limits on the maximum frequency of use.
State invite commercial operators to enter into a Memorandum of Understanding
(MOU), similar to its MOU with the ABC, on the dissemination of bushfire warning
messages and the use of the Standard Emergency Warning Signal by those
Office of the Emergency Services Commissioner and the CFA develop guidelines
for the use of sirens in communities that decide to use a siren as part of
their response to bushfires.
Australian Government, Council of Australian Governments and the State
determine whether it is technically possible to implement the second phase of
the national telephony-based warning system
(that is, the delivery of warning messages to mobile phones based on the
physical location of a handset at the time of the emergency) with a view to
implementation for the 2009–10 bushfire season.
Australasian Fire and Emergency Service Authorities Council and the Bureau of
Meteorology collaborate with researchers to
explore options for the fire danger indices and fire danger ratings including:
additional fire danger rating beyond ‘Extreme’;
the existing fire danger ratings to correspond to higher Fire Danger Index
a revised fire severity scale for use in bushfire warnings based on new fire
The Bureau of Meteorology include the Forest Fire Danger
Index and the Grass Fire Danger Index in its fire weather warnings and general
weather forecasts on its website and in material distributed to the media.
State ensure that a single, multi-agency portal for bushfire information be
established that uploads information simultaneously to both CFA and DSE
State ensure that the single multi-agency portal for bushfire information be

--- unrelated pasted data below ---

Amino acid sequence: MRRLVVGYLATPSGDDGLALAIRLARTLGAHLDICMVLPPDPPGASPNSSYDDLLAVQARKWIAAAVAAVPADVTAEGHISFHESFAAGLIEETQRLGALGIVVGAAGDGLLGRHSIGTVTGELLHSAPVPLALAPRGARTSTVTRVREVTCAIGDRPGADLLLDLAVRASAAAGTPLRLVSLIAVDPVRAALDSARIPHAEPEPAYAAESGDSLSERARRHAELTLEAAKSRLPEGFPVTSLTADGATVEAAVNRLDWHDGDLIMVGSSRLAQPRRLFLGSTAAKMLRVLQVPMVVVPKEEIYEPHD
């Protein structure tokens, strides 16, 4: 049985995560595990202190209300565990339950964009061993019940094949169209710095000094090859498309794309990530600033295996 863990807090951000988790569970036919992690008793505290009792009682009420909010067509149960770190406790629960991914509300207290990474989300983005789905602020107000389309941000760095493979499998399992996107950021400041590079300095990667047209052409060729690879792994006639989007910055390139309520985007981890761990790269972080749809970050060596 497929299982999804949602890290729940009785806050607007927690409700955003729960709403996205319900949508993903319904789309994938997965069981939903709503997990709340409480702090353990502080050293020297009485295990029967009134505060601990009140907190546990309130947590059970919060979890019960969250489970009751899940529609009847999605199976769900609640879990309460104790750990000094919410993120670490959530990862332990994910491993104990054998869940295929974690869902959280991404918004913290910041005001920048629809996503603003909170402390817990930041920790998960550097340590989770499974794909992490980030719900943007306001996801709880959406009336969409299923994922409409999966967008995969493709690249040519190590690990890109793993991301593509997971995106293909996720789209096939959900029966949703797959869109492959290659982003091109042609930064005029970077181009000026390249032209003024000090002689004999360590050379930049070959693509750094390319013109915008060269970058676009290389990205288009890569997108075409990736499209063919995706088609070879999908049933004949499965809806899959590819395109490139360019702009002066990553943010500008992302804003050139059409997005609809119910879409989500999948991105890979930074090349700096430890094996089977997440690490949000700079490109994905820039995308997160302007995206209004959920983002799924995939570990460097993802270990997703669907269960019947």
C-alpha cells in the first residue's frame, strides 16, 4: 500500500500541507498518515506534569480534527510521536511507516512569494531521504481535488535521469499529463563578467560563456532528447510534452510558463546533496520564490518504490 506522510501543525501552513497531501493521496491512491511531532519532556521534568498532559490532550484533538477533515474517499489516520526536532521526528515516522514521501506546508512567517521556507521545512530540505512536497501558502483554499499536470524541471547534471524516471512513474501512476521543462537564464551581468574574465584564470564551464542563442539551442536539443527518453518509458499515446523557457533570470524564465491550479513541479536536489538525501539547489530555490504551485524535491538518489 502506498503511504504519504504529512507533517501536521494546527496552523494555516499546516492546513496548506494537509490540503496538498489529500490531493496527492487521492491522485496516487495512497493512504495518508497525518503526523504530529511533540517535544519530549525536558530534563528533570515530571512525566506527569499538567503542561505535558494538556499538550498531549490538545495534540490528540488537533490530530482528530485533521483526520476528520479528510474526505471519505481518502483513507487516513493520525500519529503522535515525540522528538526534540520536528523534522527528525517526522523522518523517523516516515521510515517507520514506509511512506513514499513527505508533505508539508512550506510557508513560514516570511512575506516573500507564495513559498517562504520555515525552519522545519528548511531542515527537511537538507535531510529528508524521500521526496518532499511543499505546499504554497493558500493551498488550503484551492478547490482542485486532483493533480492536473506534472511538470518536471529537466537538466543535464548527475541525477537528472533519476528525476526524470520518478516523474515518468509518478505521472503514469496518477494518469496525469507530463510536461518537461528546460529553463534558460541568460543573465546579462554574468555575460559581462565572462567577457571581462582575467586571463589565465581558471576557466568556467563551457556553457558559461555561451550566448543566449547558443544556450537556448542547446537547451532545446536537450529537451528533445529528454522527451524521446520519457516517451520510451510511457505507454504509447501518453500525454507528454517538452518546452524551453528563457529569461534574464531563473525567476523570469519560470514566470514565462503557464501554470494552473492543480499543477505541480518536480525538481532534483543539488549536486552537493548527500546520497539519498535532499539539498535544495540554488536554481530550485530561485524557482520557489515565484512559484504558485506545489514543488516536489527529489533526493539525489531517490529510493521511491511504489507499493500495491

designed to allow Incident Control Centres to directly post information and
State ensure the Victorian Bushfire Information Line is funded to enable it to
provide greater surge capacity during extreme events and to improve the
efficiency of its internal information function.
State amend the State Emergency Response Plan so that the word
relocation is used in preference
to the word evacuation (except in cases where evacuation is clearly more
CFA amend its policy Advice to the Community Before and During Wildfire
to enable trained CFA personnel to recommend to particular households,
communities or locations that they plan to leave early, based on an assessment
of defendability, the vulnerabilities of the people there, and the degree of
ease with which people are able to leave the area in relative safety.
CFA and DSE amend operational policies to require the Incident Controller to
assess whether relocation should occur and to recommend relocation when
councils review their Municipal Emergency Management Plans to ensure there is
appropriate provision for relocation during bushfires, in particular, to
indicate the location and arrangements associated with designated emergency
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7 Stay or Go